PresentationA 28-year-old male presented to the Emergency Department (ED) with a 1-day history of sore throat and fever. Upon physical examination, there was tonsillar swelling noted without the presence of pus. A throat swab was collected and a rapid antigen detection test (RADT) for Group A Streptococcus (GAS) was performed in the ED. Results were negative. A throat swab for culture was also collected. The patient was sent home with a diagnosis of presumed viral pharyngitis. The next day the patient returned to the ED with worsening sore throat and difficulty swallowing. Pus was seen on the tonsils and the uvula is deviated towards one side of his throat.
Lab TestingThe throat was cultured for Group A Streptococcus. The sample was plated on a Blood Agar Plate (BAP) and incubated for 24 hours prior to reading the culture. A Gram stain was performed and showed gram-positive cocci in chains. The isolate was catalase positive and susceptible to bacitracin. Based on the laboratory culture, the organism was identified as Group A Streptococcus or Streptococcus pyogenes. It is important to note that RADT is only 55-85% sensitive, while the throat culture performed in the microbiology laboratory is ~95% sensitive. If a RADT is performed and the result is negative, a GAS throat culture should be performed to rule out GAS infection. A positive RADT does not need to be confirmed since the specificity of the test is very high.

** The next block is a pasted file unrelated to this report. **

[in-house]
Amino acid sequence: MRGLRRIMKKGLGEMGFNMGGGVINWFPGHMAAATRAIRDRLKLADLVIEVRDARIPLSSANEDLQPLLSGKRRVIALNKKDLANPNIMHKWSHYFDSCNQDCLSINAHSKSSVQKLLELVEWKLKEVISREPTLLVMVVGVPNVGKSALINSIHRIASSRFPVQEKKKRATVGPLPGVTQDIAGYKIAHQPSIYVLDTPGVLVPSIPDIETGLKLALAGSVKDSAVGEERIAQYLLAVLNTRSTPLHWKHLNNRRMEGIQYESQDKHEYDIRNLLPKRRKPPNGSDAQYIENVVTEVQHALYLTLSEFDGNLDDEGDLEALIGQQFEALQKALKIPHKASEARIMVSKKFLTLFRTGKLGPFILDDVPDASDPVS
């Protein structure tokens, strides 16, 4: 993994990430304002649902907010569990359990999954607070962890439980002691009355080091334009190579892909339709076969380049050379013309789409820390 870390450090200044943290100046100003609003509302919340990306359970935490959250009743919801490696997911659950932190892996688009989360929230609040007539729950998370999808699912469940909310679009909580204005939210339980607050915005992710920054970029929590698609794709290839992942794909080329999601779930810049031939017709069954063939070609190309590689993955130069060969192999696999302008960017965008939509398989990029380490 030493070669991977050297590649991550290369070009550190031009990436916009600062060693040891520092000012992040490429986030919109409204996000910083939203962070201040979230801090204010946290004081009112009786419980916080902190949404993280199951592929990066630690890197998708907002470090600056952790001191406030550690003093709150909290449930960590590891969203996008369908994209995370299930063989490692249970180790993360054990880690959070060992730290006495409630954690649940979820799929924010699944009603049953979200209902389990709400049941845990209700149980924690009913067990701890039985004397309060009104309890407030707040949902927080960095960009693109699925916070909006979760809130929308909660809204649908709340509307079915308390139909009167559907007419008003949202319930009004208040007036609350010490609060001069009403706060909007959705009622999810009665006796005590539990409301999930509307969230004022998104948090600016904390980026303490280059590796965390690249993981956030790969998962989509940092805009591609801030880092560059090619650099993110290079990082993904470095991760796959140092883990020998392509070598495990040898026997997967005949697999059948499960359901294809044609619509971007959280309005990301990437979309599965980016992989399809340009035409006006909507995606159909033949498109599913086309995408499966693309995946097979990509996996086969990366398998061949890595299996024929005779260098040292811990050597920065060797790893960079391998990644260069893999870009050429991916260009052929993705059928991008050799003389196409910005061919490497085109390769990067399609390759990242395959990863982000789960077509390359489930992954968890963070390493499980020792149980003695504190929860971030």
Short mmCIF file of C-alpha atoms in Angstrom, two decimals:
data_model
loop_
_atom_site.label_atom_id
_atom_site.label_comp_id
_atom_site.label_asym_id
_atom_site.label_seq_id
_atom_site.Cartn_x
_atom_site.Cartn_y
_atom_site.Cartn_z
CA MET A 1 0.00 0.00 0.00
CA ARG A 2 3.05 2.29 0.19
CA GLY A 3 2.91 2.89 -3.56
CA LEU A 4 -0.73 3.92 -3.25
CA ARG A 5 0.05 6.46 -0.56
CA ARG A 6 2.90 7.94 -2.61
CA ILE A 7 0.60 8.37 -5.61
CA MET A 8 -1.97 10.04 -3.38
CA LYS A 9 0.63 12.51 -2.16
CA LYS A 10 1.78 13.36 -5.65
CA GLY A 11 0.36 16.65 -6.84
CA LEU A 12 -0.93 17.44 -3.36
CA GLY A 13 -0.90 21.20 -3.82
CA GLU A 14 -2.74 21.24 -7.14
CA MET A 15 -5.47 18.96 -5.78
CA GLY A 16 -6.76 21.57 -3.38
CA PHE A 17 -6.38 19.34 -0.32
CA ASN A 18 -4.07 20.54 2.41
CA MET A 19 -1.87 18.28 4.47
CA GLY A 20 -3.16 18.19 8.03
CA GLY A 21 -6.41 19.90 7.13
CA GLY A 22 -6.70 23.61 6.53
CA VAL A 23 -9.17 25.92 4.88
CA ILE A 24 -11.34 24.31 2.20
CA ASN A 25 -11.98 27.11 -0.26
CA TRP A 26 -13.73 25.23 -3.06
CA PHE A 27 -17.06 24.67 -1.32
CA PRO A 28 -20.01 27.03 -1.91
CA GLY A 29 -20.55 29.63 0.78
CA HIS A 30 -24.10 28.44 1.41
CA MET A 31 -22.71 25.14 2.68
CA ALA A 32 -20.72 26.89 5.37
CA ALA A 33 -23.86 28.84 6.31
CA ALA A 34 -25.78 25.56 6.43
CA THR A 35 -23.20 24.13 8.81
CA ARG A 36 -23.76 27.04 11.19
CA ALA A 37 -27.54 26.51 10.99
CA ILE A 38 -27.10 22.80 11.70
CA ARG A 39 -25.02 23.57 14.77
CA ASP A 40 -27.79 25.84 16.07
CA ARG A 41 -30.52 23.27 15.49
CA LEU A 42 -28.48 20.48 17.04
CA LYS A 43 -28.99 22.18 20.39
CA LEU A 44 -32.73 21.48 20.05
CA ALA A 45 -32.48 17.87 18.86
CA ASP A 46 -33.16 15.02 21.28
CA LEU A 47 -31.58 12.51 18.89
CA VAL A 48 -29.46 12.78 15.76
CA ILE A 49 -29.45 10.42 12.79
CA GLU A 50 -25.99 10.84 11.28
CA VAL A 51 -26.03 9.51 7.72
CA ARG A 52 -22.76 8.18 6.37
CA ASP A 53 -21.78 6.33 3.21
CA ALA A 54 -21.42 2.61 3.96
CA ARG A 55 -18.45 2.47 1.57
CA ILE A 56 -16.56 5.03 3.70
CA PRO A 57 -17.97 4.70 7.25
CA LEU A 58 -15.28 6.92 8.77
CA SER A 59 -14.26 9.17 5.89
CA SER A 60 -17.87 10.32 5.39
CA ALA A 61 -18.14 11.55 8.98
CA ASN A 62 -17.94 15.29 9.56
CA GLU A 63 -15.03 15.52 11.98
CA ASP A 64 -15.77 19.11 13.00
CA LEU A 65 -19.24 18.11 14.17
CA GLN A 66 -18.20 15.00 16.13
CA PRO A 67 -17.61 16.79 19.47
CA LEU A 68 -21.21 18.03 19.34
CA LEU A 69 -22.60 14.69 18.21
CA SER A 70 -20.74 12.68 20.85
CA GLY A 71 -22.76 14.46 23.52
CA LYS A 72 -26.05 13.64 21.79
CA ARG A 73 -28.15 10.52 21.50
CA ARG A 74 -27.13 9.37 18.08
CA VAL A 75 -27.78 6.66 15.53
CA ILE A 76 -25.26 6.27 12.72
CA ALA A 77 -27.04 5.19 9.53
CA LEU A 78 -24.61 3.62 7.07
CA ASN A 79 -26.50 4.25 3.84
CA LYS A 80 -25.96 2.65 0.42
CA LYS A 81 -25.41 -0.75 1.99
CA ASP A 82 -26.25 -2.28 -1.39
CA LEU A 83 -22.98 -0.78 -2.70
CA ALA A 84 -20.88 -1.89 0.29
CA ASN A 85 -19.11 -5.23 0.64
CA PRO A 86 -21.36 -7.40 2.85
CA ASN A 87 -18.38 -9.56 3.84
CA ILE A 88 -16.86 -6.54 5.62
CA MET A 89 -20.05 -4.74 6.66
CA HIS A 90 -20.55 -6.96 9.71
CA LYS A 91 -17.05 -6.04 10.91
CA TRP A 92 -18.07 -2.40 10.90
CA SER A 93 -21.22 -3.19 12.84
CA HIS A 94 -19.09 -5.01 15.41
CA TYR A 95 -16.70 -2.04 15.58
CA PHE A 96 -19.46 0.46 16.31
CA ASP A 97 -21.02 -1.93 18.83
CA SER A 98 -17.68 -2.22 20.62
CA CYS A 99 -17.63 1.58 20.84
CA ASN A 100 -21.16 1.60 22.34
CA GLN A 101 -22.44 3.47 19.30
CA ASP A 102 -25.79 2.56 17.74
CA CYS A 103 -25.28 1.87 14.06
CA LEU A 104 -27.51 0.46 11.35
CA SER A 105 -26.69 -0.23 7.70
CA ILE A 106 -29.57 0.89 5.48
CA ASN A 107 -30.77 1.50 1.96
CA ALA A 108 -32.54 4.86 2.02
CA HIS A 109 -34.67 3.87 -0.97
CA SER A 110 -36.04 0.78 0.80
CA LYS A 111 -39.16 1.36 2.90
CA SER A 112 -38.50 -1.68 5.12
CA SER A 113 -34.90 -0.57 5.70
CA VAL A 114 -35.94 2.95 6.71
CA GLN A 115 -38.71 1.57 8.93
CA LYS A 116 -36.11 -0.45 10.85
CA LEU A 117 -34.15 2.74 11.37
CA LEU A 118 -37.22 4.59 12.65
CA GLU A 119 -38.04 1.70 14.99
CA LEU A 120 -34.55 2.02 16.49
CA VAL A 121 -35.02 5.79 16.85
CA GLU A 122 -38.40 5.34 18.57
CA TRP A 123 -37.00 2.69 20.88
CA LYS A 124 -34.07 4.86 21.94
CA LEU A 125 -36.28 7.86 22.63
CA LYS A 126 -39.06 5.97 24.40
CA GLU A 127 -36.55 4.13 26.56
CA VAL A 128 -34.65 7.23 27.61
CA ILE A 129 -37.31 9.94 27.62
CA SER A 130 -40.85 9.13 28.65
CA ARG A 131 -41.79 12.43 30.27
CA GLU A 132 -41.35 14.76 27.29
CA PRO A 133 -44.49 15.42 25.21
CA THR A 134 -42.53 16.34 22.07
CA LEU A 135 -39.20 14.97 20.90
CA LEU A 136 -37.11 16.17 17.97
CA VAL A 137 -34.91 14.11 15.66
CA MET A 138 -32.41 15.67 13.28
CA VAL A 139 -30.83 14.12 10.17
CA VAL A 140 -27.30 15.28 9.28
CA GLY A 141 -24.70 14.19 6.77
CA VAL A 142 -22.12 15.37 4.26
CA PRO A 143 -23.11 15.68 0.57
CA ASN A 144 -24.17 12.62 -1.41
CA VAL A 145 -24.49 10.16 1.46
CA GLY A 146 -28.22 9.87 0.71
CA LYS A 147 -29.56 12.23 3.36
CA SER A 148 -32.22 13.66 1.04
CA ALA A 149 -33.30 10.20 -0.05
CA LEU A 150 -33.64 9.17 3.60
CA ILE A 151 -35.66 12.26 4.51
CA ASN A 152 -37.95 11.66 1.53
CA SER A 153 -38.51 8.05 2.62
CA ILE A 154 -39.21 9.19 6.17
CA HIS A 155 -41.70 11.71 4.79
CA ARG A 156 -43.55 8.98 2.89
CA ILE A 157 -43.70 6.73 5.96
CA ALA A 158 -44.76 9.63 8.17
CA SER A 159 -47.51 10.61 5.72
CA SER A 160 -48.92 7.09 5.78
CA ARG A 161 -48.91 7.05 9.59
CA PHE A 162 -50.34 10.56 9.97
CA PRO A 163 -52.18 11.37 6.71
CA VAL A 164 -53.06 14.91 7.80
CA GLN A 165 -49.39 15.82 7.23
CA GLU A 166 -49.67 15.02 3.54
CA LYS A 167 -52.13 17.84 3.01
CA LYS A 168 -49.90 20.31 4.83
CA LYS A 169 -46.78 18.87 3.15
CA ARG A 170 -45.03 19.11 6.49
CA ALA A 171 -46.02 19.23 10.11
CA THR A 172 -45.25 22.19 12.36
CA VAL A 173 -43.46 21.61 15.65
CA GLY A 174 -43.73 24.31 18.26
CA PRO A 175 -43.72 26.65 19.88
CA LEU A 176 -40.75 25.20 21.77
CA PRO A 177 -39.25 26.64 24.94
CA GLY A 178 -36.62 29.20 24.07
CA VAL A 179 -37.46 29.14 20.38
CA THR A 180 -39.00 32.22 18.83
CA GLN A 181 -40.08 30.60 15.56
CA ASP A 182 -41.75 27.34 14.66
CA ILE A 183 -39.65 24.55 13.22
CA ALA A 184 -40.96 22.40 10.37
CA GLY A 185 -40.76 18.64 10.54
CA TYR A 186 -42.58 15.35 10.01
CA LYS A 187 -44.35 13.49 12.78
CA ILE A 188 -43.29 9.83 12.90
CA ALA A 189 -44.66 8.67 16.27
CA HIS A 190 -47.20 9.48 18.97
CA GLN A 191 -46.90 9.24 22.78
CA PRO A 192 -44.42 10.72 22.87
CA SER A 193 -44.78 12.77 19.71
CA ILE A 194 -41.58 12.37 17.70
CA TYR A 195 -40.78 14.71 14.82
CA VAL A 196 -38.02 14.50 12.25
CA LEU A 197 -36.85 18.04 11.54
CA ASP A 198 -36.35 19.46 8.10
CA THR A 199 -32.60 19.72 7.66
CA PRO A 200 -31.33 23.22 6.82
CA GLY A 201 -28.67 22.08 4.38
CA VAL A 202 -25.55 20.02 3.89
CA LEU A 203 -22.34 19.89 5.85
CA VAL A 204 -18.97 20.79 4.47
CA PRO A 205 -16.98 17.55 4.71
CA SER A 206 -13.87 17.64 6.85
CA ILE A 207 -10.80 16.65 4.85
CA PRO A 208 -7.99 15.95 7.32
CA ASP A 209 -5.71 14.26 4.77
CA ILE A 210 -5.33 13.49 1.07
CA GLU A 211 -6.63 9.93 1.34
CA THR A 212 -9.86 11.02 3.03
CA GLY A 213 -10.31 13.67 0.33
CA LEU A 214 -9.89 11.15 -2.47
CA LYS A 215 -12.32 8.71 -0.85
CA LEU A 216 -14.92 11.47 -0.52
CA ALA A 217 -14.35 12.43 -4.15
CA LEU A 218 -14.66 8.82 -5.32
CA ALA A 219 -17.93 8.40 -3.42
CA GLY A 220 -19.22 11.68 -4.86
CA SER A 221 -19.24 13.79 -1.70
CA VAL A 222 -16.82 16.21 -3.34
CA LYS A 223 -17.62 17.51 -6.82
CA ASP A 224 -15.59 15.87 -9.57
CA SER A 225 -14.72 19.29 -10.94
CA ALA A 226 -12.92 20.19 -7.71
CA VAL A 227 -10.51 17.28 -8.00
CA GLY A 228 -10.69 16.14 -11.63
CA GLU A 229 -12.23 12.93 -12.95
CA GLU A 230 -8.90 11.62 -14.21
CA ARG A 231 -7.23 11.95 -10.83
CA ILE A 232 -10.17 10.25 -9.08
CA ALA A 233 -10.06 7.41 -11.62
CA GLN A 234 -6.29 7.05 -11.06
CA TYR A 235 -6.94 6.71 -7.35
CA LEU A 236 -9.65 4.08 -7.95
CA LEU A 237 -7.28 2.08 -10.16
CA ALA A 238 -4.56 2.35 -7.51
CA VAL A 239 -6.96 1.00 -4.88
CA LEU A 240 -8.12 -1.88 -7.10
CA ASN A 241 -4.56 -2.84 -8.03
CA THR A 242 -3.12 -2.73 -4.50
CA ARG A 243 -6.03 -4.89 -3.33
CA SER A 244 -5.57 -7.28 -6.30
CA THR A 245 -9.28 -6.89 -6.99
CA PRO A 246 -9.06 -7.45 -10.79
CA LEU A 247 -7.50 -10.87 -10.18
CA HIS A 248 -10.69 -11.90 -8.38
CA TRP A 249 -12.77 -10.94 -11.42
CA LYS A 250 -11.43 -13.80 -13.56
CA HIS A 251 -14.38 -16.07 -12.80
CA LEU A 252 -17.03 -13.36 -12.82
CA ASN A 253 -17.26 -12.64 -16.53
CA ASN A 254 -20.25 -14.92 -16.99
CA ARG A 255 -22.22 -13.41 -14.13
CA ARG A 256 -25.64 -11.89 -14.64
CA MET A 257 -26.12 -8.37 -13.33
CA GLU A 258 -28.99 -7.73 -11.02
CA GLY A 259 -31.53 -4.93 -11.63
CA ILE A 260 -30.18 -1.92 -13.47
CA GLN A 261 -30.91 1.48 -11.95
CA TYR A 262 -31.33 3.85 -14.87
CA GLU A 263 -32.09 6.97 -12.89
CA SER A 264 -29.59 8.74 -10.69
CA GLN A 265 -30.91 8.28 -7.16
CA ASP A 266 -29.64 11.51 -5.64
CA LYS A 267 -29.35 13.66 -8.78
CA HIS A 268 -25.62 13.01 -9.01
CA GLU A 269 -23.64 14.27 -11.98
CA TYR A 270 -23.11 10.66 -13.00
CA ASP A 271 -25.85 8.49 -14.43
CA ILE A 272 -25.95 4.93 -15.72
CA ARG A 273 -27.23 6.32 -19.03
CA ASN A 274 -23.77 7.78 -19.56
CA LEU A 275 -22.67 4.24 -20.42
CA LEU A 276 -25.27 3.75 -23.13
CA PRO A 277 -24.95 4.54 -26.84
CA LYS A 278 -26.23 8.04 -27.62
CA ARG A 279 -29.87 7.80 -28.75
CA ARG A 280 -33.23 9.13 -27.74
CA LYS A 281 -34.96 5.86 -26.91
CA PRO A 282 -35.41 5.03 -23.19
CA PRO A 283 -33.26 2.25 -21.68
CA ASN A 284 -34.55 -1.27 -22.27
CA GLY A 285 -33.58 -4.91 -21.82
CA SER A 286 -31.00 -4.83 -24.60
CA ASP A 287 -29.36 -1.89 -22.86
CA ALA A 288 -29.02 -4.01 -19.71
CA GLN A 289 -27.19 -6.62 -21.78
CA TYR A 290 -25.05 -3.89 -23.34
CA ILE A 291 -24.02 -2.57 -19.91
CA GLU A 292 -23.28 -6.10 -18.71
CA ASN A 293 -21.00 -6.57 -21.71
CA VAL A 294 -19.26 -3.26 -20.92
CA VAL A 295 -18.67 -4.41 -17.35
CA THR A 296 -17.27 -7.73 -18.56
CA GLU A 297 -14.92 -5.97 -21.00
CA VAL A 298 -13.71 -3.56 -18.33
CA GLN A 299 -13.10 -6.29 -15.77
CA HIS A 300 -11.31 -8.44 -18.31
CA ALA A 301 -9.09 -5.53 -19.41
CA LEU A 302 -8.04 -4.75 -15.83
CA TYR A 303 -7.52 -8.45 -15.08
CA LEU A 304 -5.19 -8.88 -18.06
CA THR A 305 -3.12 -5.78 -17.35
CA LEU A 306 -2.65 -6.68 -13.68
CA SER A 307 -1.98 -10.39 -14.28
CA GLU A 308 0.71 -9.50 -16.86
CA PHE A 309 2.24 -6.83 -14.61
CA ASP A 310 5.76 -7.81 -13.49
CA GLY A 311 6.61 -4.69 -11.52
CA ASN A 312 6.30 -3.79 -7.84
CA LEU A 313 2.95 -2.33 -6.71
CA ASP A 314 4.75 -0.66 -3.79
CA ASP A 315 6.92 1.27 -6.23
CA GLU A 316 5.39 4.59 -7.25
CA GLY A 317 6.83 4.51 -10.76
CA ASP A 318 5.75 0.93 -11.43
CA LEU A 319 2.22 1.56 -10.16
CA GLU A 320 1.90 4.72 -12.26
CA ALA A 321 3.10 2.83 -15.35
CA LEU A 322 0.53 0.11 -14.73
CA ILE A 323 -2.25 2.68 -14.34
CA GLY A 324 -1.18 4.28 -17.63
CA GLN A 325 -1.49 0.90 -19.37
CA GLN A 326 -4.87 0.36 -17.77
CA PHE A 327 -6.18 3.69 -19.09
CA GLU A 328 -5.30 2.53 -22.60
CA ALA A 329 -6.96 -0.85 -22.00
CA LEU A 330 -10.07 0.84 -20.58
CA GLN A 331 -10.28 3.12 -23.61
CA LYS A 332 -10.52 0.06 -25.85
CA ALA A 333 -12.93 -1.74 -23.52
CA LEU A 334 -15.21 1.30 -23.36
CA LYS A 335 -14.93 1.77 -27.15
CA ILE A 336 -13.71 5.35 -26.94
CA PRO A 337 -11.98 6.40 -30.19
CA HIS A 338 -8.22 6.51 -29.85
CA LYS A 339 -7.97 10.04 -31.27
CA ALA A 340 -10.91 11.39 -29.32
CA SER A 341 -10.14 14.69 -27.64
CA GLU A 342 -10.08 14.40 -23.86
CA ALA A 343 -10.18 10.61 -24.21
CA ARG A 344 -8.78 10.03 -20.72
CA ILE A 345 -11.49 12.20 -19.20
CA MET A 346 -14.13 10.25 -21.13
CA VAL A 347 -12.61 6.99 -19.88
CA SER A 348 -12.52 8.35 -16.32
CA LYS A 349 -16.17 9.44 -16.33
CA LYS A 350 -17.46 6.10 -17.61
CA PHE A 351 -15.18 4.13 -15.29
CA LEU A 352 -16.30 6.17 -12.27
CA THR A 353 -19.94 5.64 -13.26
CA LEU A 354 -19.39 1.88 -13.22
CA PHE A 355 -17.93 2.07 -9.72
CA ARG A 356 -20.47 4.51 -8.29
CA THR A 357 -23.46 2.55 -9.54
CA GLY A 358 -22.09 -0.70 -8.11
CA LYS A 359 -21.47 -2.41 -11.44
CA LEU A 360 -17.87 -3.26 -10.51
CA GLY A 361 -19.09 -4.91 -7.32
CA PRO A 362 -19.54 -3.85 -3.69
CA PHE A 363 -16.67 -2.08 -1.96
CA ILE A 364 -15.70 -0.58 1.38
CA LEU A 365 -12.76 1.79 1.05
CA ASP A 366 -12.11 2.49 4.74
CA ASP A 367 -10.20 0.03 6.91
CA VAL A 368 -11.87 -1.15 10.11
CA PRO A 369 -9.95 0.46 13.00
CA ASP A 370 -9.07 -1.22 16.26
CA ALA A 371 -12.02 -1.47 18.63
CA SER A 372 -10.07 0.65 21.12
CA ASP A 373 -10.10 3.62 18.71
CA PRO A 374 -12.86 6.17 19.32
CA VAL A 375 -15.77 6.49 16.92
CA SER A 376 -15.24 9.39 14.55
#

Cause of SymptomsMany organisms can cause acute pharyngitis. Approximately 60% of cases are caused by viral agents such as rhinovirus, adenovirus, coronavirus, Epstein-Barr virus and others. Approximately 15% of cases are caused by bacterial agents such as Group A Streptococcus, Group C and G Streptococcus, Archanobacterium haemolyticum, Fusobacterium nucleatum, Corynebacterium diphtheriae, Neisseria gonorrhoeae and others. Remaining cases are of unknown or non-infectious etiology.
TreatmentTreatment for GAS is typically penicillin.
Nicole Jackson, firstname.lastname@example.org